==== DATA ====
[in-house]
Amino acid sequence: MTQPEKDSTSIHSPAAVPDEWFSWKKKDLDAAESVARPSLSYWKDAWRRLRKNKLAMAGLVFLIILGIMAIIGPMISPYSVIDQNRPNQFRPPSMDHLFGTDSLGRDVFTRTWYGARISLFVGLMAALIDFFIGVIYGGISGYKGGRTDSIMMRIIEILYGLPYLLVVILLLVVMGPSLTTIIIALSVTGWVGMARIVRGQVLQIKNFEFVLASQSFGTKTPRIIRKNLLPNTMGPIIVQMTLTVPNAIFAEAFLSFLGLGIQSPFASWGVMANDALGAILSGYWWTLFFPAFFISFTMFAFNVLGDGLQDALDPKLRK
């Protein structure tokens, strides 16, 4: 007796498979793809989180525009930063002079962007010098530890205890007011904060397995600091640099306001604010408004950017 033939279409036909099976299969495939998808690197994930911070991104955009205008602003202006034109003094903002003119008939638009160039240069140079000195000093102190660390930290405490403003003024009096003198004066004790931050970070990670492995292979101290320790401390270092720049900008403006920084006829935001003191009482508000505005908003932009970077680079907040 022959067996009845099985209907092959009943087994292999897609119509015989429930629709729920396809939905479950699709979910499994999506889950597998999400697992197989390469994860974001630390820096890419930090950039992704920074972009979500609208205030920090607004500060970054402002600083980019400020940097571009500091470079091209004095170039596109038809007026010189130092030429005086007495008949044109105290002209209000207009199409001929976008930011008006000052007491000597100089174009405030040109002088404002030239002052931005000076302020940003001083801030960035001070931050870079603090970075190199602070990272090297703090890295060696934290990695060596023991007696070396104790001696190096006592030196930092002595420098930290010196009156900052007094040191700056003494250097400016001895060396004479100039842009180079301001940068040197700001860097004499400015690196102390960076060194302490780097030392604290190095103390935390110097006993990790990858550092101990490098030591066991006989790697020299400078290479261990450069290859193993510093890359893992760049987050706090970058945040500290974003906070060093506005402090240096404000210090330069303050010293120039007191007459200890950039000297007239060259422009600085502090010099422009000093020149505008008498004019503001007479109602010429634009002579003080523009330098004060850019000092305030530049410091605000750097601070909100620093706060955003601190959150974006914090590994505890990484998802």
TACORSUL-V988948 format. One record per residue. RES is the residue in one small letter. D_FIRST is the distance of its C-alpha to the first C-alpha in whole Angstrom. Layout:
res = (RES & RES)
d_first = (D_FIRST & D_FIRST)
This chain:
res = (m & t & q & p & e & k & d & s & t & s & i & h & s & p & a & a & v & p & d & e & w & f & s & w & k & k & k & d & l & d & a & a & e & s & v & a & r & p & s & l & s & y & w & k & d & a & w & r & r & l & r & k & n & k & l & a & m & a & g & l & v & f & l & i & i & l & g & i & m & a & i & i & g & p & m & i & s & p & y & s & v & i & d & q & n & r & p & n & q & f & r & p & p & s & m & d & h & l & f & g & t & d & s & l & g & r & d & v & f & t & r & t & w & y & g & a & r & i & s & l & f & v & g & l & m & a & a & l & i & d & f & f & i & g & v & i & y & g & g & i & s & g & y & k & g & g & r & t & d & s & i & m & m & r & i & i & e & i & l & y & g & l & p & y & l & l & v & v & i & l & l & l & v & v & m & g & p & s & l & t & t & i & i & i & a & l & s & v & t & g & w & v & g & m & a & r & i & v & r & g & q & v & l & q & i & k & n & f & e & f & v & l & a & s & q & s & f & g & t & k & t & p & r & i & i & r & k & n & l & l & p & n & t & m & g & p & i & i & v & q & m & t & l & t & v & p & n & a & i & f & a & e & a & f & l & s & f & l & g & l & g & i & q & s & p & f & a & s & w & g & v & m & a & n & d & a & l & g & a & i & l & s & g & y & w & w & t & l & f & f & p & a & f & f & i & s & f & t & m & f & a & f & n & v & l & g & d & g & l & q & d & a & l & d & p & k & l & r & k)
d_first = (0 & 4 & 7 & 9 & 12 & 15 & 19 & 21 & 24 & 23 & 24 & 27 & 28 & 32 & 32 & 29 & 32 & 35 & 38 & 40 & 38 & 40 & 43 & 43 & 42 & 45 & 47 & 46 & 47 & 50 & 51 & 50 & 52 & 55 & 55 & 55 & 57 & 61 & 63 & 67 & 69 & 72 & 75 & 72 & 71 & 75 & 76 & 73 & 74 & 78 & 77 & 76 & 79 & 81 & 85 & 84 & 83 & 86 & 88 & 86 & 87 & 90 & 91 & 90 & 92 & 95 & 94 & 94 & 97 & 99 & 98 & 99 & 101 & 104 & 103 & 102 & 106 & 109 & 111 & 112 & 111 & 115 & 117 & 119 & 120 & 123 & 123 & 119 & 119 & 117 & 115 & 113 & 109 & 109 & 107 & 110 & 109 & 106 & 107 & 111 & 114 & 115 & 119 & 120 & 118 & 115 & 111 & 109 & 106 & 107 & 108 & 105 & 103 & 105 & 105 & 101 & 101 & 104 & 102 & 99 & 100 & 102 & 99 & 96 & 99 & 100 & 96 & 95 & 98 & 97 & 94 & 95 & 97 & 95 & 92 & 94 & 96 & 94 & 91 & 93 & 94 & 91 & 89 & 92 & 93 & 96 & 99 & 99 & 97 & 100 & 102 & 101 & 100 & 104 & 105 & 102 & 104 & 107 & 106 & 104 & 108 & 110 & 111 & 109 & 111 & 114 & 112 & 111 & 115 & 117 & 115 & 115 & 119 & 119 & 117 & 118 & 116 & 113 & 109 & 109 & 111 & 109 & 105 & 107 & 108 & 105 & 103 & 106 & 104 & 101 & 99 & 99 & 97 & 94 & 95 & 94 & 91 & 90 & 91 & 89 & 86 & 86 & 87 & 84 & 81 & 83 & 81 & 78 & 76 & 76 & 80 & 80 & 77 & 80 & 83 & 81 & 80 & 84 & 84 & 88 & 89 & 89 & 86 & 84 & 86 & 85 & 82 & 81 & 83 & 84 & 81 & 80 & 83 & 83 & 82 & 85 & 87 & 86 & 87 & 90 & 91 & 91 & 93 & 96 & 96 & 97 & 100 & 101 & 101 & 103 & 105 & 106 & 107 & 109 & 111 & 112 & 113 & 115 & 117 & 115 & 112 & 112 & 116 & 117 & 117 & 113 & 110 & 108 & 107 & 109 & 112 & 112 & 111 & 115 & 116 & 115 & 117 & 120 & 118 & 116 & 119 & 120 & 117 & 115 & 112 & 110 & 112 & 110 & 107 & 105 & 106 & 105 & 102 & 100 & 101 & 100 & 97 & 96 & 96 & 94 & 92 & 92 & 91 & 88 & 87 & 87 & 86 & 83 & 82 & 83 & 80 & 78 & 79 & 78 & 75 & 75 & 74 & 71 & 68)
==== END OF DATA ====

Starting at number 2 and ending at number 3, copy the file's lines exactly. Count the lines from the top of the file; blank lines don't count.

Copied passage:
Amino acid sequence: MTQPEKDSTSIHSPAAVPDEWFSWKKKDLDAAESVARPSLSYWKDAWRRLRKNKLAMAGLVFLIILGIMAIIGPMISPYSVIDQNRPNQFRPPSMDHLFGTDSLGRDVFTRTWYGARISLFVGLMAALIDFFIGVIYGGISGYKGGRTDSIMMRIIEILYGLPYLLVVILLLVVMGPSLTTIIIALSVTGWVGMARIVRGQVLQIKNFEFVLASQSFGTKTPRIIRKNLLPNTMGPIIVQMTLTVPNAIFAEAFLSFLGLGIQSPFASWGVMANDALGAILSGYWWTLFFPAFFISFTMFAFNVLGDGLQDALDPKLRK
């Protein structure tokens, strides 16, 4: 007796498979793809989180525009930063002079962007010098530890205890007011904060397995600091640099306001604010408004950017 033939279409036909099976299969495939998808690197994930911070991104955009205008602003202006034109003094903002003119008939638009160039240069140079000195000093102190660390930290405490403003003024009096003198004066004790931050970070990670492995292979101290320790401390270092720049900008403006920084006829935001003191009482508000505005908003932009970077680079907040 022959067996009845099985209907092959009943087994292999897609119509015989429930629709729920396809939905479950699709979910499994999506889950597998999400697992197989390469994860974001630390820096890419930090950039992704920074972009979500609208205030920090607004500060970054402002600083980019400020940097571009500091470079091209004095170039596109038809007026010189130092030429005086007495008949044109105290002209209000207009199409001929976008930011008006000052007491000597100089174009405030040109002088404002030239002052931005000076302020940003001083801030960035001070931050870079603090970075190199602070990272090297703090890295060696934290990695060596023991007696070396104790001696190096006592030196930092002595420098930290010196009156900052007094040191700056003494250097400016001895060396004479100039842009180079301001940068040197700001860097004499400015690196102390960076060194302490780097030392604290190095103390935390110097006993990790990858550092101990490098030591066991006989790697020299400078290479261990450069290859193993510093890359893992760049987050706090970058945040500290974003906070060093506005402090240096404000210090330069303050010293120039007191007459200890950039000297007239060259422009600085502090010099422009000093020149505008008498004019503001007479109602010429634009002579003080523009330098004060850019000092305030530049410091605000750097601070909100620093706060955003601190959150974006914090590994505890990484998802």